The partly damaged caption in the upper-left corner says: saṃkha pūriu – ‘he blew the conch’.

A young man lifts a conch up from its throne within a richly ornamented palace.

The conch belongs to Kṛṣṇa, cousin of Neminātha or Lord Nemi, who becomes the 22nd Jina. Both are princes and Kṛṣṇa considers his cousin a potential rival.

The conch is shown very large to indicate that it is extremely heavy and could not be lifted by an ordinary person. However, Nemi raises it and sounds the conch so powerfully that it shakes all the worlds. After this the conch becomes the symbol associated with him.

This episode and the one depicted in the following picture are not found in the Kalpa-sūtra itself but in stories of Nemi’s life. They are meant to emphasise his power as a young prince.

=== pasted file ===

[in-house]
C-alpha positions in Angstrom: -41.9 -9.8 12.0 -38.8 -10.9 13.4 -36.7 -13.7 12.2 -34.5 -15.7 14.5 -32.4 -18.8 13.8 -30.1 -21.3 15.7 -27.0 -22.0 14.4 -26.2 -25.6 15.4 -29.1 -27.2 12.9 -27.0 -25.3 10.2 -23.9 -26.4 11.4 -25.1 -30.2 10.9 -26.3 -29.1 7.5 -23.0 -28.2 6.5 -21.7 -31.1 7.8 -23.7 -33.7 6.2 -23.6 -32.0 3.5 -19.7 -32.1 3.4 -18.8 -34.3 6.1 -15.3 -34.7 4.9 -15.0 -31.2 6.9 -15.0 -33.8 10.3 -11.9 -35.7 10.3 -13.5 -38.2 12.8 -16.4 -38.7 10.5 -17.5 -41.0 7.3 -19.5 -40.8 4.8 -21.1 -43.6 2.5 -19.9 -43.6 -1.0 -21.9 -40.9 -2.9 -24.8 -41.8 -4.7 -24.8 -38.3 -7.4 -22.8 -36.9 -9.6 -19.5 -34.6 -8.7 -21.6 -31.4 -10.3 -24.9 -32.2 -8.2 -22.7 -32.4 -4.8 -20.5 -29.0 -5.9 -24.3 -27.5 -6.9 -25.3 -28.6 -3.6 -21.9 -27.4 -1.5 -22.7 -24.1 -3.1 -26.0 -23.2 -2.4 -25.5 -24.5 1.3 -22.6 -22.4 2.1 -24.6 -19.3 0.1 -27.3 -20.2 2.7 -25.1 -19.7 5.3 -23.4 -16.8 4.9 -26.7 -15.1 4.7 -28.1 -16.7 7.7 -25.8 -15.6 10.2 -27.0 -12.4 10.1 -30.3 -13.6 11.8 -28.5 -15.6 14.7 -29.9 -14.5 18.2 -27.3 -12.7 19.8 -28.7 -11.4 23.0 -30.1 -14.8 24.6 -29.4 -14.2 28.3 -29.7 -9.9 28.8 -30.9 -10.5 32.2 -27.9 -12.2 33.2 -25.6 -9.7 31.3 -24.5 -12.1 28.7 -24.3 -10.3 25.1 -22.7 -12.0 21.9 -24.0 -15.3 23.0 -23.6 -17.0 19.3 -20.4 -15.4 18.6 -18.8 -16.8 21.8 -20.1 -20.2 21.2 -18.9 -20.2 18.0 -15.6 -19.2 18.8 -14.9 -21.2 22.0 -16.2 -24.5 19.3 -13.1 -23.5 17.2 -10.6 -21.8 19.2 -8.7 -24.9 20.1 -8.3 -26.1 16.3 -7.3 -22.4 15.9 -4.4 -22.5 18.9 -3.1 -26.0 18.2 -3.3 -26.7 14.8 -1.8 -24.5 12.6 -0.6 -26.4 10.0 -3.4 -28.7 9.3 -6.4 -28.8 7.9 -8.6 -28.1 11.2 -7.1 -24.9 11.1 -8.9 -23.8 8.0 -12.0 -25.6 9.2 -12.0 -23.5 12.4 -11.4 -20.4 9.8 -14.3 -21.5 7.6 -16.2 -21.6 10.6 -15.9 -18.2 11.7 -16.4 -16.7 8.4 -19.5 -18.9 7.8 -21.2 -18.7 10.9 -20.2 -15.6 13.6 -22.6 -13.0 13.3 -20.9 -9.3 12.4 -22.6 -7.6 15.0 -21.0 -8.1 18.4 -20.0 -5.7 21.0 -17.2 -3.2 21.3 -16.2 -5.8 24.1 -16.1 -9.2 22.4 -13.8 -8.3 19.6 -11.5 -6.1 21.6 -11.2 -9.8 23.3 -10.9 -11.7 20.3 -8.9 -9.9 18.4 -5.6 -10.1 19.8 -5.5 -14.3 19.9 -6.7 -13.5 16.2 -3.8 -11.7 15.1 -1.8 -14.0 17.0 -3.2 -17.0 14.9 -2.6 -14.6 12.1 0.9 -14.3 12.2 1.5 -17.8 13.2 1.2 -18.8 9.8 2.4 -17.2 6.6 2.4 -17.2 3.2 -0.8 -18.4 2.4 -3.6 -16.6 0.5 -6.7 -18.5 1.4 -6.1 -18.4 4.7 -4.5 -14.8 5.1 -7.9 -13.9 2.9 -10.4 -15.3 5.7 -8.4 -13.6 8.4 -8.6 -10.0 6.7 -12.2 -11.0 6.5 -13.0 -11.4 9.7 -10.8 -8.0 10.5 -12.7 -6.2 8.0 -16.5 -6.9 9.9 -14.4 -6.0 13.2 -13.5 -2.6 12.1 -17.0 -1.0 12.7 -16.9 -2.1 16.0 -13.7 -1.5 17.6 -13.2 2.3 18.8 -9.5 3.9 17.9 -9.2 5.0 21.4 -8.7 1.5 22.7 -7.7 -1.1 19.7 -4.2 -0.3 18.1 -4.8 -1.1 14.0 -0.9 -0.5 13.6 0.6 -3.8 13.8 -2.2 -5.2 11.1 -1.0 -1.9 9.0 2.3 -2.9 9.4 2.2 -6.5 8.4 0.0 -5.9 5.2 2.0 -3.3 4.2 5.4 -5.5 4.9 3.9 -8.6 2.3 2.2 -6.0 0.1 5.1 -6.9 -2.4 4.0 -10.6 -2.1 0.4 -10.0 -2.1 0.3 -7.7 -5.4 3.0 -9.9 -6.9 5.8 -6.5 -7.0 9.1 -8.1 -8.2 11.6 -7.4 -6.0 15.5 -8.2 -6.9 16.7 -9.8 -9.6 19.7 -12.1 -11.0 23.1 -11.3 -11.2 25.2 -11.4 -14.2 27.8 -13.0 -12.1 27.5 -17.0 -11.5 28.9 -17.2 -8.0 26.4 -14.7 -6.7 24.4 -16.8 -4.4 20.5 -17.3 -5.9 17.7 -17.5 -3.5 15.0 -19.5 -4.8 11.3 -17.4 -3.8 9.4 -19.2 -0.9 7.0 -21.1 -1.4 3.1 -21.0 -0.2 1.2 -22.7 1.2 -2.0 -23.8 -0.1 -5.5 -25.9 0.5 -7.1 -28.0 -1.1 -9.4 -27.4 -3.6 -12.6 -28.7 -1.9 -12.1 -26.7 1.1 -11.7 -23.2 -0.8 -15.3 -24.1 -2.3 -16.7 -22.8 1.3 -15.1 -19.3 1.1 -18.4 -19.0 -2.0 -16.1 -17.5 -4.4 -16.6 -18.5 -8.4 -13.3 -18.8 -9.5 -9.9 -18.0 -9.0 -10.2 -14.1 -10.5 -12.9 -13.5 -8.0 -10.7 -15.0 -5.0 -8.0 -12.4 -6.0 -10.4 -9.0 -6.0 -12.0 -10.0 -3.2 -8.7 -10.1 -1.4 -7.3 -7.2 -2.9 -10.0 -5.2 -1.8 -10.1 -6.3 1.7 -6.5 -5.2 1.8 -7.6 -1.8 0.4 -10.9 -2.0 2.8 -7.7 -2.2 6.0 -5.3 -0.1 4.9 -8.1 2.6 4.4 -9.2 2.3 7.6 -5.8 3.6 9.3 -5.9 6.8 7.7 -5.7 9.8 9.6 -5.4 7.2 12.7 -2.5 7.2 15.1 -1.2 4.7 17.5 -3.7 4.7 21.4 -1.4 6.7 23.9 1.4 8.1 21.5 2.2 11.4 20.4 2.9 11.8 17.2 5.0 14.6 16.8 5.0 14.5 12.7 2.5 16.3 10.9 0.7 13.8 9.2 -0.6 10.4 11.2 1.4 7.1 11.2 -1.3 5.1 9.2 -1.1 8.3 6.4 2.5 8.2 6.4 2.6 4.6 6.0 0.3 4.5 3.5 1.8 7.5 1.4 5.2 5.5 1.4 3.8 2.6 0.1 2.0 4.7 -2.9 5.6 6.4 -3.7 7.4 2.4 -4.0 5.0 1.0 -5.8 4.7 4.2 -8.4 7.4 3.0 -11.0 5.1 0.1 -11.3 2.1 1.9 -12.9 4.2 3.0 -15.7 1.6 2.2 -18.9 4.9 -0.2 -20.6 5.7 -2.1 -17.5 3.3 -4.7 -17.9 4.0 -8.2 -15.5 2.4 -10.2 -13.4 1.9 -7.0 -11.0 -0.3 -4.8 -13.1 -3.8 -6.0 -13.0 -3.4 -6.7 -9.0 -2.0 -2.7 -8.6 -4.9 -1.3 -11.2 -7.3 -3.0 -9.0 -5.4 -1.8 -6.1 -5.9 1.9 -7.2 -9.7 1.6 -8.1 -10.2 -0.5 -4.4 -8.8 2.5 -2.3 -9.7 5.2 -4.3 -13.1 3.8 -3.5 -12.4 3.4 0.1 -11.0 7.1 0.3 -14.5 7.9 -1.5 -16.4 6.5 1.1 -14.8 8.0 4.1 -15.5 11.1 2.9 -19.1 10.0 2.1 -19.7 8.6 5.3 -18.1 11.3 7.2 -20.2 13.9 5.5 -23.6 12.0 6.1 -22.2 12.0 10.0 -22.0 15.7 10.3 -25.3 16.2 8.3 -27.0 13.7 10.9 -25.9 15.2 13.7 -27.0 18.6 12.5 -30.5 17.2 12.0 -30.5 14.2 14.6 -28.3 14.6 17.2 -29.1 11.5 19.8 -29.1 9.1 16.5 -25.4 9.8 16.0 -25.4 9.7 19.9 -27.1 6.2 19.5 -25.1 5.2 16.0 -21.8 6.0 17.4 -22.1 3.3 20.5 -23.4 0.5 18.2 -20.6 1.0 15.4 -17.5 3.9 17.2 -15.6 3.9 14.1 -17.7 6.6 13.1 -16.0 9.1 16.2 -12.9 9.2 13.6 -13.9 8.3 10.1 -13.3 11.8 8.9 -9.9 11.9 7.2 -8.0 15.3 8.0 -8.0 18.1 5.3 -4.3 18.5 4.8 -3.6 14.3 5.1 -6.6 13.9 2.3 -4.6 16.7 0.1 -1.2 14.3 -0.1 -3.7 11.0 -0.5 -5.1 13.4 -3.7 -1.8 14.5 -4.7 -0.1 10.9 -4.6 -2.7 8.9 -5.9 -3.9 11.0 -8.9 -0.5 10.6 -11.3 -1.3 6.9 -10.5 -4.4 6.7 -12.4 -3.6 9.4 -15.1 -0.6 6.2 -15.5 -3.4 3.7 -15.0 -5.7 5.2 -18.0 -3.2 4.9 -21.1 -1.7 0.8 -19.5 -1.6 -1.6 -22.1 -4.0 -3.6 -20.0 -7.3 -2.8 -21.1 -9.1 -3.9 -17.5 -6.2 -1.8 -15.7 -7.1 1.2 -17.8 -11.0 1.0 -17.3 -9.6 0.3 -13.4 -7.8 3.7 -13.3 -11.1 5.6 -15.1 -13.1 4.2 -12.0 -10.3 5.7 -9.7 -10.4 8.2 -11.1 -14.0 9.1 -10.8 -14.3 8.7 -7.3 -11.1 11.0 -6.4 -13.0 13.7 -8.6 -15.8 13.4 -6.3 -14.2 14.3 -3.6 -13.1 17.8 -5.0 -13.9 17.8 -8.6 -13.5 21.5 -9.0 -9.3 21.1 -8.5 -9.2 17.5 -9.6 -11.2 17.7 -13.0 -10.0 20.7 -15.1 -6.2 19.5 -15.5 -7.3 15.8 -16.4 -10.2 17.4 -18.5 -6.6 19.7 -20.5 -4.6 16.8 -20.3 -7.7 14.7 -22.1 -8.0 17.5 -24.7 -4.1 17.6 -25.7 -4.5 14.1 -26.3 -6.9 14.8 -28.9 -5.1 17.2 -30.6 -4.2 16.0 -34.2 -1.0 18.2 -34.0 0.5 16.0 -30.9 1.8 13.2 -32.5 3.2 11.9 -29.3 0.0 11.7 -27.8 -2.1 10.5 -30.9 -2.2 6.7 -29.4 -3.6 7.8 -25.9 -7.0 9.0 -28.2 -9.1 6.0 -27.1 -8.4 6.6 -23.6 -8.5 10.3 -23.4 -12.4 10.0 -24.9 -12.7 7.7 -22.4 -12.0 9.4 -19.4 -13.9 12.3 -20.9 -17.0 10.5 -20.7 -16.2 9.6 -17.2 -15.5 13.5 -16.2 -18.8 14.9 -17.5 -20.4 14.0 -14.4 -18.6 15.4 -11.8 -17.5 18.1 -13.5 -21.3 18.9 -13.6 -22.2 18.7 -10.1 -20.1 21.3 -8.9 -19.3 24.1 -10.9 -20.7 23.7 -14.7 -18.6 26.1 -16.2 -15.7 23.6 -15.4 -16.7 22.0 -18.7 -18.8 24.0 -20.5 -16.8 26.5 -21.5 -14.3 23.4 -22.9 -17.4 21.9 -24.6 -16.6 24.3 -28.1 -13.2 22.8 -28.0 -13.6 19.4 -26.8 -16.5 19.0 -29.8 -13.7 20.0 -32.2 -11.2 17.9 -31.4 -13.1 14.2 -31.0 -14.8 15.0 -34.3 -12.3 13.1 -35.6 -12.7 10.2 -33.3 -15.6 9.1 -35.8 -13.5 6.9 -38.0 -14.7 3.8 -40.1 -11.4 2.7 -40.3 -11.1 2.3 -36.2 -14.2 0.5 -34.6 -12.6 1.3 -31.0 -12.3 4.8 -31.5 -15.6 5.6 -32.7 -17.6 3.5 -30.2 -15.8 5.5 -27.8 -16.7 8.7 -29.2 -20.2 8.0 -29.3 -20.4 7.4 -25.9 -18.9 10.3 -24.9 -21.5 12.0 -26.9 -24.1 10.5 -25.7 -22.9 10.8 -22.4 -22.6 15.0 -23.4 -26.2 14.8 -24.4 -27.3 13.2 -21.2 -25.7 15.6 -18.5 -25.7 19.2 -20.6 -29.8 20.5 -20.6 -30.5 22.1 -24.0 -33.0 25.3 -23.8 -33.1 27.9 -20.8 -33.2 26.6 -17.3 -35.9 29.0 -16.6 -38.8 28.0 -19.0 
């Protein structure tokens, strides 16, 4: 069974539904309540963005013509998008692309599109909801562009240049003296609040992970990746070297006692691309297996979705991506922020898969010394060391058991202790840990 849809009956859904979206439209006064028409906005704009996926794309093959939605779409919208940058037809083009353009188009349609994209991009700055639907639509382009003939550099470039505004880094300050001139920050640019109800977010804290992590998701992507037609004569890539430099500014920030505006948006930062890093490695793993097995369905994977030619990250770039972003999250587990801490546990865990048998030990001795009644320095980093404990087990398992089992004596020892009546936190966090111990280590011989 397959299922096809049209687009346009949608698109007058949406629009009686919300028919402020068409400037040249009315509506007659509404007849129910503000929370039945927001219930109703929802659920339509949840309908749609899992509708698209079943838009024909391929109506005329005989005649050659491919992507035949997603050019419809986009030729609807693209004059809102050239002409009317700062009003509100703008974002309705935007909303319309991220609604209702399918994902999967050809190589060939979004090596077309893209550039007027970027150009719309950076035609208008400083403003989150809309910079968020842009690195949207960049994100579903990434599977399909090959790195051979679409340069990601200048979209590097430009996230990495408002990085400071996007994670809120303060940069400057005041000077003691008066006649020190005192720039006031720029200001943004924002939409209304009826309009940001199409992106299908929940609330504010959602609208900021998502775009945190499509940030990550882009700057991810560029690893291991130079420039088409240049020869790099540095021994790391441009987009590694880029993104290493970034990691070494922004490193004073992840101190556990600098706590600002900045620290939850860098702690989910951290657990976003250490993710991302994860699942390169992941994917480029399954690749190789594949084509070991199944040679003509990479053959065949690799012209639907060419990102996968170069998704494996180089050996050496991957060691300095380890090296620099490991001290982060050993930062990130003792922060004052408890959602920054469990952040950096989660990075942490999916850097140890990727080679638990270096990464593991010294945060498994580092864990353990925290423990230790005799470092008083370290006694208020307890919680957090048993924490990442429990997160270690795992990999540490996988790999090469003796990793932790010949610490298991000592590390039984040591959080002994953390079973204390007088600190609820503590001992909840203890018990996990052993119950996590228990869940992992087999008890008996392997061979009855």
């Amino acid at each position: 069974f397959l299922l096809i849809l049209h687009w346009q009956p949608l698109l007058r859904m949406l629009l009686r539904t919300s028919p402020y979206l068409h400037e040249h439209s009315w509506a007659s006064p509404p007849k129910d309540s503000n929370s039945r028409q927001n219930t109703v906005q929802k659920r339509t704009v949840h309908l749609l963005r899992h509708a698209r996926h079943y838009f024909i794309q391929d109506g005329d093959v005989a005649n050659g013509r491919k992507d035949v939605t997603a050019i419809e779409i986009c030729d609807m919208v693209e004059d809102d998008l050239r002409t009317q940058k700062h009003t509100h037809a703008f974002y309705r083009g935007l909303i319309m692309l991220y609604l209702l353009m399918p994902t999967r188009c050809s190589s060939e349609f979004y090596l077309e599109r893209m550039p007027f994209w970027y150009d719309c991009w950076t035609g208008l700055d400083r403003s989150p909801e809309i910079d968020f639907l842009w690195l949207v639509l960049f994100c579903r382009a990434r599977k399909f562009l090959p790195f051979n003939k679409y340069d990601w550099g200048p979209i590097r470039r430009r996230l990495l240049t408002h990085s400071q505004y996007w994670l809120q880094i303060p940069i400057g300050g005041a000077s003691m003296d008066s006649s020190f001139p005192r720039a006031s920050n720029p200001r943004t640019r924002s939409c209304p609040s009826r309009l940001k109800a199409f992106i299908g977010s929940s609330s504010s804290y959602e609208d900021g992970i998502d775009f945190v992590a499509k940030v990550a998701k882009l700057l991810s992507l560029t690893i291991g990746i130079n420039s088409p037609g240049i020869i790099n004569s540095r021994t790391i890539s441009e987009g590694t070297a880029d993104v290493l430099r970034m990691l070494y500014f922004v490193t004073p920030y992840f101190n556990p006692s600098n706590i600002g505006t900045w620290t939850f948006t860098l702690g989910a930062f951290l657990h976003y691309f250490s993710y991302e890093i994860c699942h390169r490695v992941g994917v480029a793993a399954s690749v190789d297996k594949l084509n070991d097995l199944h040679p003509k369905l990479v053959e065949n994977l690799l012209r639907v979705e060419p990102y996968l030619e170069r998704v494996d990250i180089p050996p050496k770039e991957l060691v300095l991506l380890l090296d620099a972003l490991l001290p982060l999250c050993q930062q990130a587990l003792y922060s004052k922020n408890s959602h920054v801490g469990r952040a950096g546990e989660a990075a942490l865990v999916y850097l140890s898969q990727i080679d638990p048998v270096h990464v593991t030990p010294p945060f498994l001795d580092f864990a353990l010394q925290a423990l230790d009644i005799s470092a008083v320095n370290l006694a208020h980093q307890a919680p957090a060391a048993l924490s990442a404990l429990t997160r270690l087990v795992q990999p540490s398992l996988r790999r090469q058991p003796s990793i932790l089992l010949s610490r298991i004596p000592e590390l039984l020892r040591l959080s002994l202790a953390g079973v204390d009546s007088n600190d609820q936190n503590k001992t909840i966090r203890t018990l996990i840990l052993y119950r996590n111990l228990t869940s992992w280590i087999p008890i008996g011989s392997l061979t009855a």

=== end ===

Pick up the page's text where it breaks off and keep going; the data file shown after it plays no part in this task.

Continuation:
Other visual elements

The bottom of the right margin contains the number 81. This is the folio number, in a square with two blue lines as an ornamental motif.

The original paper is slightly damaged. But, as with many Kalpa-sūtra manuscripts, there is a clear intention to make the manuscript a valuable and remarkable object in itself. This aim is signalled by the:

  • coloured background for the text
  • gold ink instead of the standard black ink
  • decorated border with blue floral motifs
  • three diamonds filled with gold ink, with arrow-like blue lines and surrounding blue border as ornamental motifs.

The three diamonds along the central horizontal plane are symbolic reminders of the way in which manuscripts were bound when they were on palm leaf. Strings through holes in the paper were used to thread together the loose folios so the reader could turn them over easily. The diamonds are in the places where the holes would once have been.